Common Ion Effect in Ionization of Acid and Base

When a substance is added to a reaction at equilibrium and the substance provides more of an ionic species already present in the dissociation equilibrium then the equilibrium shifts in a direction to negate the effect of added ions. This effect is called common ion effect.

Let us consider the following example of dissociation of acetic acid at equilibrium.

CH3COOH (aq) ⇌ H+ (aq) + CH3COO- (aq)

This equation can be written in short as follows:

HAc (aq) ⇌ H+ (aq) + Ac- (aq)


If acetate ions are added to acetic acid solution, it results in reduction in concentration of hydrogen ions. If H+ ions are added from external source, it results in reduction in concentration of hydrogen ions. So, addition of either HAc- or H+ results in reduction in concentration of hydrogen ions.

Hydrolysis of Salts

A salt is formed after neutralization reaction between acids and bases. They undergo ionization when dissolved in water. Cations and anions of salt (in aqueous solution) either exist in hydrated form or become hydrolysed. Cations of strong bases and anions of strong acids become hydrated. Hence, solution of salts formed from strong acids and bases are neutral. On the other hand, salts of weak acid and/or weak base get hydrolysed.

Hydrolysis of salts of weak acid and strong base: Cation becomes hydrated, while anion undergoes hydrolysis. Following is an example:

CH3COONa (aq) → CH3COO- (aq) + Na+

CH3COO- (aq) + H2O (l) ⇌ CH3COOH + OH-

Hydrolysis of salts of weak base and strong acid: Anion becomes hydrated while cation gets hyrolysed. Following is an example:

NH4Cl (aq) → NH4+ (aq) + Cl- (aq)

NH4+ (aq) + H2O (l) ⇌ NH4OH

Hydrolysis of salts of weak acid and weak base: Both cation and anion get hydrolysed. Following is an example:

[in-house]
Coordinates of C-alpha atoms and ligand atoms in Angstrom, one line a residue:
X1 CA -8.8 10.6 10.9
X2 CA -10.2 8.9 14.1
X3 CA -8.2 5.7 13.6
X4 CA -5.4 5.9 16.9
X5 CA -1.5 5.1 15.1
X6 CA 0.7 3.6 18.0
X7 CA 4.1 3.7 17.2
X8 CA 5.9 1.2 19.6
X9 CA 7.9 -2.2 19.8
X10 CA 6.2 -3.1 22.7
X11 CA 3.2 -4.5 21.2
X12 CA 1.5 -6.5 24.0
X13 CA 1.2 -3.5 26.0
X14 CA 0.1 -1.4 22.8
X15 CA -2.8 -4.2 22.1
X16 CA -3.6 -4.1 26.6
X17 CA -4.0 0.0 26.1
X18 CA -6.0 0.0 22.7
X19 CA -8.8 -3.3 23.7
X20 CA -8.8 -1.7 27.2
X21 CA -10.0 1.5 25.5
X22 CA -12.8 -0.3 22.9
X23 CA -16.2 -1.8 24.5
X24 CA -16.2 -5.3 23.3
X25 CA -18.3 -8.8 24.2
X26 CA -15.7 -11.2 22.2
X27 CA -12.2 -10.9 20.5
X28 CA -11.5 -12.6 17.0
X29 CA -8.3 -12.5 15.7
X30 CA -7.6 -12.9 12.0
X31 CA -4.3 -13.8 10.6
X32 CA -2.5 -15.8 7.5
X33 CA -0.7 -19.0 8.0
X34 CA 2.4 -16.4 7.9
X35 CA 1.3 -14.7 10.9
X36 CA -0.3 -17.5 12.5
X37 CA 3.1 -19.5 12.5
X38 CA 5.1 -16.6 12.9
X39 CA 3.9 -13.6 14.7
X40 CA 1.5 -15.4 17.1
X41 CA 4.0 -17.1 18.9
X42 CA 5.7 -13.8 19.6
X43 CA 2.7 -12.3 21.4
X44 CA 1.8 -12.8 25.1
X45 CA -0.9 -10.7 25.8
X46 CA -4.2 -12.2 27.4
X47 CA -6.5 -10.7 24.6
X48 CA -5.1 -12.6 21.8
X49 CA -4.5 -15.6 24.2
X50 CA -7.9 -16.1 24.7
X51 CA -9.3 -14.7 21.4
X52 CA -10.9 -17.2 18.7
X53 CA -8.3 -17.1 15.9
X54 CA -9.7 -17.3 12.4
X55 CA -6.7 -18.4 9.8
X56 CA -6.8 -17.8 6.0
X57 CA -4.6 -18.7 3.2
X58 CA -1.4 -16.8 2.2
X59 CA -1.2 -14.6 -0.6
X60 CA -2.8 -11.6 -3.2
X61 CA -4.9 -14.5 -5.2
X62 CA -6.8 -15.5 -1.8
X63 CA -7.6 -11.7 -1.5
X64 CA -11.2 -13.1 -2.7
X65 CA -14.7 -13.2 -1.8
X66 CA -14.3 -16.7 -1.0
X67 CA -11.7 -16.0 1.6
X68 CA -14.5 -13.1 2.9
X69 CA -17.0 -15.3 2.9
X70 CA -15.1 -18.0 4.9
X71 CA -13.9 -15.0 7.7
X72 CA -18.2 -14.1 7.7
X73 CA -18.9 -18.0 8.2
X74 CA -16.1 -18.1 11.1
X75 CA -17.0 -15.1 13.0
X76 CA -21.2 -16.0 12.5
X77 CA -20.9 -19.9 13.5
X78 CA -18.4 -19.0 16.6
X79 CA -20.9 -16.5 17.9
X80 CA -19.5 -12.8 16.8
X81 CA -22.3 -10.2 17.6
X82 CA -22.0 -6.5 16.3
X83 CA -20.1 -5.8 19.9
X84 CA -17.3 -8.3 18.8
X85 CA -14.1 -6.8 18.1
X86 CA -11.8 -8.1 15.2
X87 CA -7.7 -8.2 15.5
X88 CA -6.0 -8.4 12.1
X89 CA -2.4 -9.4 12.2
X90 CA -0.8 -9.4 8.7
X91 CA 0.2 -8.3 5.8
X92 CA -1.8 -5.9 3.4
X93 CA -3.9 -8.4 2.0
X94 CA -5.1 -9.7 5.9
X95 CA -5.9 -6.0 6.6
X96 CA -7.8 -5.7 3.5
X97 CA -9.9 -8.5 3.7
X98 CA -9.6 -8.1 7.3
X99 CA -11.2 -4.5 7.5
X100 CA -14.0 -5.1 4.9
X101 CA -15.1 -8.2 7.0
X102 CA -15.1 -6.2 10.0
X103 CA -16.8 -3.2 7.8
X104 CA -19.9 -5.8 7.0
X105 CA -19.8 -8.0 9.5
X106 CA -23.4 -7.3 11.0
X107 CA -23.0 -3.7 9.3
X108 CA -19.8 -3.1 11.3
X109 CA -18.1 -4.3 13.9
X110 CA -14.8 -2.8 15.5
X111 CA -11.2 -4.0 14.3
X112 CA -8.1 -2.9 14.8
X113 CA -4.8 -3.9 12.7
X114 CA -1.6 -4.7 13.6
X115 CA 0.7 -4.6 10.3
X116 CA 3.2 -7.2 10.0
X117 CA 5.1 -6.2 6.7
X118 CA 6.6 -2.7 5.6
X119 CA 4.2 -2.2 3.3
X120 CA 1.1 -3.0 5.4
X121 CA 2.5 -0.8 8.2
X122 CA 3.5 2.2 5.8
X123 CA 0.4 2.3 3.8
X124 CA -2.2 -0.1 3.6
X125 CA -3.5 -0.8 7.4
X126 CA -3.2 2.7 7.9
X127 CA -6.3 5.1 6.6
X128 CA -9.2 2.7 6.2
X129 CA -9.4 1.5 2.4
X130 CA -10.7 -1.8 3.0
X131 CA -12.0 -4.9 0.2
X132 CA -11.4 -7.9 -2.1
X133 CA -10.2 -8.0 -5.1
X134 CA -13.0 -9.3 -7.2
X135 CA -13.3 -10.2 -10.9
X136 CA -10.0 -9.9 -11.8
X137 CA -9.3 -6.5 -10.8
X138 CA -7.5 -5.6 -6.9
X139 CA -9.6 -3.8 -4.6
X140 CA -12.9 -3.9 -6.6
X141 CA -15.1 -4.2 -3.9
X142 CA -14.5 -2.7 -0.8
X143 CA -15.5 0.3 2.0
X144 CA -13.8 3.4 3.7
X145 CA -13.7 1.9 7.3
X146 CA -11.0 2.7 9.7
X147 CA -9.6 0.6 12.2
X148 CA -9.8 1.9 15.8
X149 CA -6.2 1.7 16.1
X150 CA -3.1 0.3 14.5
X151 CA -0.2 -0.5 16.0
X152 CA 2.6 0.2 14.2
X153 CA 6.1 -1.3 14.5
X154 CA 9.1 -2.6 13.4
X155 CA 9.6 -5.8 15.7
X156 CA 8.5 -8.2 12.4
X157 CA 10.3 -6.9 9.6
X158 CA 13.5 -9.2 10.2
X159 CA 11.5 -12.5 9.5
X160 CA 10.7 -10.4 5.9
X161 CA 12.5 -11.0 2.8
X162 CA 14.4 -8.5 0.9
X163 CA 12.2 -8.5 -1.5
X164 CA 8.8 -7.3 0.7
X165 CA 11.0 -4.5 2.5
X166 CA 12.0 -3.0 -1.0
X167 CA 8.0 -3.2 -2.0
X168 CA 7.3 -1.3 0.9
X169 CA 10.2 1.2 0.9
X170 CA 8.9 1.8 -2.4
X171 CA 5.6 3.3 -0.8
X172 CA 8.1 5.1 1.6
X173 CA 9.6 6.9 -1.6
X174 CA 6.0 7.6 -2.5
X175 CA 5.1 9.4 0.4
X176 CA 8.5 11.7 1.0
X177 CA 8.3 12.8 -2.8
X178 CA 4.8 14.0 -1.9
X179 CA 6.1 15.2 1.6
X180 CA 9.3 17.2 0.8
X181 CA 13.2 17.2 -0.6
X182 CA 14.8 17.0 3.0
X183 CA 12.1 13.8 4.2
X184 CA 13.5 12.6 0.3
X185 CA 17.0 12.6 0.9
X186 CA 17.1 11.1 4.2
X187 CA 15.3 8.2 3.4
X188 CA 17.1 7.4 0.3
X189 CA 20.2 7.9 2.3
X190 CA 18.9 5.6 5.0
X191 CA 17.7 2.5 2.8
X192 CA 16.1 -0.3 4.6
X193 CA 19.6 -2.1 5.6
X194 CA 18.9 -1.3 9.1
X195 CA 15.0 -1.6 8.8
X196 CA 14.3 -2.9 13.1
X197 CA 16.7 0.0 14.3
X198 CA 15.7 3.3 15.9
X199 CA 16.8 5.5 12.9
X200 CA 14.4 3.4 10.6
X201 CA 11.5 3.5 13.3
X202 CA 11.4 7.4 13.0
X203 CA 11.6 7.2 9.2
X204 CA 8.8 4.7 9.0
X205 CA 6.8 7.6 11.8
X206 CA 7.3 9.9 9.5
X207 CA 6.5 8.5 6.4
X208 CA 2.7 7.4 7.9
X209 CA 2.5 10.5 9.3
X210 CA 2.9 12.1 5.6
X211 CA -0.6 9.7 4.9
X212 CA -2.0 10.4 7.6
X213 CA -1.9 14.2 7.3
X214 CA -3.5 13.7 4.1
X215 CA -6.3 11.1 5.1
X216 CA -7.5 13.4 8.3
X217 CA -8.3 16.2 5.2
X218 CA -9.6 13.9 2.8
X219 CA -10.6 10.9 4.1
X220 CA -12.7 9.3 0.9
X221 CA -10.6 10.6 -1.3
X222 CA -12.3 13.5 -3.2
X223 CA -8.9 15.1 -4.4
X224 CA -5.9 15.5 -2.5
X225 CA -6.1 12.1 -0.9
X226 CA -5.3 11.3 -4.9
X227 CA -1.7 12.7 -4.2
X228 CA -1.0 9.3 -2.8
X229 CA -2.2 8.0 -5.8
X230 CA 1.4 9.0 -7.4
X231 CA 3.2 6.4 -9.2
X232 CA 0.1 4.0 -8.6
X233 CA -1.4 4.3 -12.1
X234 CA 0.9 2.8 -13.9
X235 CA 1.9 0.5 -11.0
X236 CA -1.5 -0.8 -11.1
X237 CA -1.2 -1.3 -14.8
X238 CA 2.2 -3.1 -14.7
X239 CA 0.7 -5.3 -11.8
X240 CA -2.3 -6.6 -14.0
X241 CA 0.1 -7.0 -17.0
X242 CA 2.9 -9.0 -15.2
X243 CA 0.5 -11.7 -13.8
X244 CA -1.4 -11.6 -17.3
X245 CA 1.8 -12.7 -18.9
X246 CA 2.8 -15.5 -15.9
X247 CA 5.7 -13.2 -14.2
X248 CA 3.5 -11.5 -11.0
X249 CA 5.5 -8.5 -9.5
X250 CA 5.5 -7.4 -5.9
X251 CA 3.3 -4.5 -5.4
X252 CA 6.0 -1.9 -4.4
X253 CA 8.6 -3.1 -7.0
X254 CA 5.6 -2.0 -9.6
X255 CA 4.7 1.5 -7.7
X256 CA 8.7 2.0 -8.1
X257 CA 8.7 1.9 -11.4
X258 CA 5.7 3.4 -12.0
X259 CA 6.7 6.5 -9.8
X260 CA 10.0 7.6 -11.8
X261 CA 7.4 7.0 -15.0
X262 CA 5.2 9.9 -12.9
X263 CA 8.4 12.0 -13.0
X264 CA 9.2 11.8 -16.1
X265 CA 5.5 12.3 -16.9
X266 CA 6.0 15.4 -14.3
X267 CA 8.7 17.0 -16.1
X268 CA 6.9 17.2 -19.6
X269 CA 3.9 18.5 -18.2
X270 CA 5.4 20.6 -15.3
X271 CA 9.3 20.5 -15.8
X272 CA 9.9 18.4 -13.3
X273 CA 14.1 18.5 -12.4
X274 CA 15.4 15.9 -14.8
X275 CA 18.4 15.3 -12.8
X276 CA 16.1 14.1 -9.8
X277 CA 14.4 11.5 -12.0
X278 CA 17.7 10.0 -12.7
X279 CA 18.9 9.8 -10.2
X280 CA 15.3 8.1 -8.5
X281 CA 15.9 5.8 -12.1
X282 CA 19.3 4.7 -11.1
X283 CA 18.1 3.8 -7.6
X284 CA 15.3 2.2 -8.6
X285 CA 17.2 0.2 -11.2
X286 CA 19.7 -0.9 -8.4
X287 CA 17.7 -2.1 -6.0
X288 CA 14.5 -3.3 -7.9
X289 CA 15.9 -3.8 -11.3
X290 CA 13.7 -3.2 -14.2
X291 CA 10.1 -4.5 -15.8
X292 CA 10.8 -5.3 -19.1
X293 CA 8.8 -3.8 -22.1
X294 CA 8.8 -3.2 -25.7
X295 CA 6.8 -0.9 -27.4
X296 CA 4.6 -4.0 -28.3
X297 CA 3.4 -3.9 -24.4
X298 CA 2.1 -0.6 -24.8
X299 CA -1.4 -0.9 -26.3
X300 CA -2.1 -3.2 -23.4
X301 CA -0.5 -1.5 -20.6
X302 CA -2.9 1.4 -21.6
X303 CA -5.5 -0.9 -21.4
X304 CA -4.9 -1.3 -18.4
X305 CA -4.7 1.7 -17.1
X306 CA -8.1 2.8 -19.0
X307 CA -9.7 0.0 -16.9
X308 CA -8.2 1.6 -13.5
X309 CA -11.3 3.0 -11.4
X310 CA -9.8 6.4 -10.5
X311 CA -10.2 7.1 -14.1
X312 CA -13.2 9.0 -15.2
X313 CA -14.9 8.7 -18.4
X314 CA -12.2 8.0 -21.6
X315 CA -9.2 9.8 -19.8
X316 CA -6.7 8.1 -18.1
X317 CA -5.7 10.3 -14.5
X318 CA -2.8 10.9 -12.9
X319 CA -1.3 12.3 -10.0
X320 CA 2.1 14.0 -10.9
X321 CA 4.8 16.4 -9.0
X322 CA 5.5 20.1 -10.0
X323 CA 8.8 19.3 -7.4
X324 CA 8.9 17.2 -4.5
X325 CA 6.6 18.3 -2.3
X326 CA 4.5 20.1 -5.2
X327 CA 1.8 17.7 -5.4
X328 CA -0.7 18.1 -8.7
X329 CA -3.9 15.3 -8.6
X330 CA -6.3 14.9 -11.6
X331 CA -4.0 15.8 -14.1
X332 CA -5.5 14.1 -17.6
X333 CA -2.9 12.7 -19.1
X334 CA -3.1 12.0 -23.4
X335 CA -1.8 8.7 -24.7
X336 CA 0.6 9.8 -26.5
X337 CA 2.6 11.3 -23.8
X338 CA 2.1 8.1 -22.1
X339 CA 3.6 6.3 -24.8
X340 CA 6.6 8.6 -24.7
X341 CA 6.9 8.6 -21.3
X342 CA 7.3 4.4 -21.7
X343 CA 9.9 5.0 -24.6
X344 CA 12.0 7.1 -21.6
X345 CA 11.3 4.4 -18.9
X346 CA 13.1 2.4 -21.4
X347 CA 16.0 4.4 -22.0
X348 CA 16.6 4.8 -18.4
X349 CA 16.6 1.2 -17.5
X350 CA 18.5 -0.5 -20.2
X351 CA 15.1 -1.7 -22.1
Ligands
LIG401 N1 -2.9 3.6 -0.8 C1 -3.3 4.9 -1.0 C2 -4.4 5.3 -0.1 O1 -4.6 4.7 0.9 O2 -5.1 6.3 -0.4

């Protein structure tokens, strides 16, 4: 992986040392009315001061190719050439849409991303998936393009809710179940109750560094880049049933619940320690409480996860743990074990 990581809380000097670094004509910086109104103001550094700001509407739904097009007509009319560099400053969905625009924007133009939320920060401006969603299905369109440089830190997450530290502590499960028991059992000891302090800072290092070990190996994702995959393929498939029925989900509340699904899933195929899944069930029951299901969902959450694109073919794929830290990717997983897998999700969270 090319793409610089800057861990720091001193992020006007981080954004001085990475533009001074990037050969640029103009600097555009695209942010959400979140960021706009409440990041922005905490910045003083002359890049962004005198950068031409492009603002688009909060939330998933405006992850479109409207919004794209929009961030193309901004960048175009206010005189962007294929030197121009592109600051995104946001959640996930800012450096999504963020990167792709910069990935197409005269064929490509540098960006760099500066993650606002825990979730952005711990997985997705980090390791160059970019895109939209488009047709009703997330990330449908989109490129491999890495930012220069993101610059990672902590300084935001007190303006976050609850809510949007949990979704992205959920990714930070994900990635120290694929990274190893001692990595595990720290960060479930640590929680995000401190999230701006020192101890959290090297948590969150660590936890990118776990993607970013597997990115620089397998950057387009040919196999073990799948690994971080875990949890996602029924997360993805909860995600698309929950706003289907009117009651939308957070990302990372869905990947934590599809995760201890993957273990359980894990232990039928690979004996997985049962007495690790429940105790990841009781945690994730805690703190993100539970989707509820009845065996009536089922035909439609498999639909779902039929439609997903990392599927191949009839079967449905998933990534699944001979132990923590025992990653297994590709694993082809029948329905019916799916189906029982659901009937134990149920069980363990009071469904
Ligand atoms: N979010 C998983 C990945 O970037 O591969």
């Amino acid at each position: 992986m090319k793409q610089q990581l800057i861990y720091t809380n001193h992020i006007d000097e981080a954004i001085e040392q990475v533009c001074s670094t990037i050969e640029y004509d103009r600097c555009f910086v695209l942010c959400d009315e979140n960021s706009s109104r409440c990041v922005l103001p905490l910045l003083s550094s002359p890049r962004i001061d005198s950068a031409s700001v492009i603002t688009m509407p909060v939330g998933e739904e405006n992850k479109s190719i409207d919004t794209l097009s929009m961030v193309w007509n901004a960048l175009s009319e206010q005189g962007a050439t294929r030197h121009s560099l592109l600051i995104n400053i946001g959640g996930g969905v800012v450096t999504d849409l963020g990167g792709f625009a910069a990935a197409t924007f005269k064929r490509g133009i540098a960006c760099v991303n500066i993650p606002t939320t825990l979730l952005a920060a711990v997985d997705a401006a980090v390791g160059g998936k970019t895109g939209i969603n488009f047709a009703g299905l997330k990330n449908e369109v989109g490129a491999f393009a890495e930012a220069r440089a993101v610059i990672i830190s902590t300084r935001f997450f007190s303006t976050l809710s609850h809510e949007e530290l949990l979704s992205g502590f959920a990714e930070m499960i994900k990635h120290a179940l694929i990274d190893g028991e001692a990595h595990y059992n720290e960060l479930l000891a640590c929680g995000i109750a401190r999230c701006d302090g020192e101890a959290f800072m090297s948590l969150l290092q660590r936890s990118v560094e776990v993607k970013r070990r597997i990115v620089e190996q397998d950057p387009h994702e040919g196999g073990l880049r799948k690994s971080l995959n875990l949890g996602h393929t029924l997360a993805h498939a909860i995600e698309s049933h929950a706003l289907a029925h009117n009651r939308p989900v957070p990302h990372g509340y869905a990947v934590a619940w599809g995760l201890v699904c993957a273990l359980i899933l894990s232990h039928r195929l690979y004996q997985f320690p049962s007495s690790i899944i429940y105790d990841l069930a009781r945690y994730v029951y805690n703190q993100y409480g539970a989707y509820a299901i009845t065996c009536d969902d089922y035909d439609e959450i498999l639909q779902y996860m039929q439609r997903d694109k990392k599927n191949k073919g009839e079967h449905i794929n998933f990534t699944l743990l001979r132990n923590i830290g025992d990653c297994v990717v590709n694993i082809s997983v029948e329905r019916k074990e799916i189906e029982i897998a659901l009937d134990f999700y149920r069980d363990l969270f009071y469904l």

Degree of hydrolysis is independent of concentration of solution, and pH of such solution is determined by their pK and pH values.

pH = 7 + ½ (pKa - pKb)

If the difference is positive then pH can be greater than 7. If the difference is negative then pH will be less than 7.

Buffer Solutions: The solutions which resist change in pH are called Buffer solution. Buffer solution of known pH can be prepared from the knowledge of pKa or acid and pKb of base and by controlling the ratio of salt and acid or salt and base. A mixture of acetic acid and sodium acetate acts as buffer solution at pH around 4.75.

Solubility Equilibria of Sparingly Soluble Salts

Solubility of a salt depends on many factors but important among them are lattice enthalpy of salt and salvation enthalpy of ions in solution. If ion-solvent interaction overcomes the lattice enthalpy then the salt is soluble in given solvent. In case of non-polar solvent, salvation enthalpy is small and hence is not enough to overcome the lattice enthalpy of the salt. So, salts are insoluble in non-polar solvent but soluble in polar solvent.

Solubility Product Constant

Following equation shows the equilibrium between un-dissolved solid and the ions in a saturated solution of barium sulphate.

BaSO4 (s) ⇌ Ba2+ (aq) + SO42- (aq)

Equilibrium constant can be given as follows:


Concentration of pure solid substance remains constant and can be given as follows:

Ksp = K[BaSO4 = [Ba2+][SO42-]

Here, Ksp is called the solubility product constant or solubility product.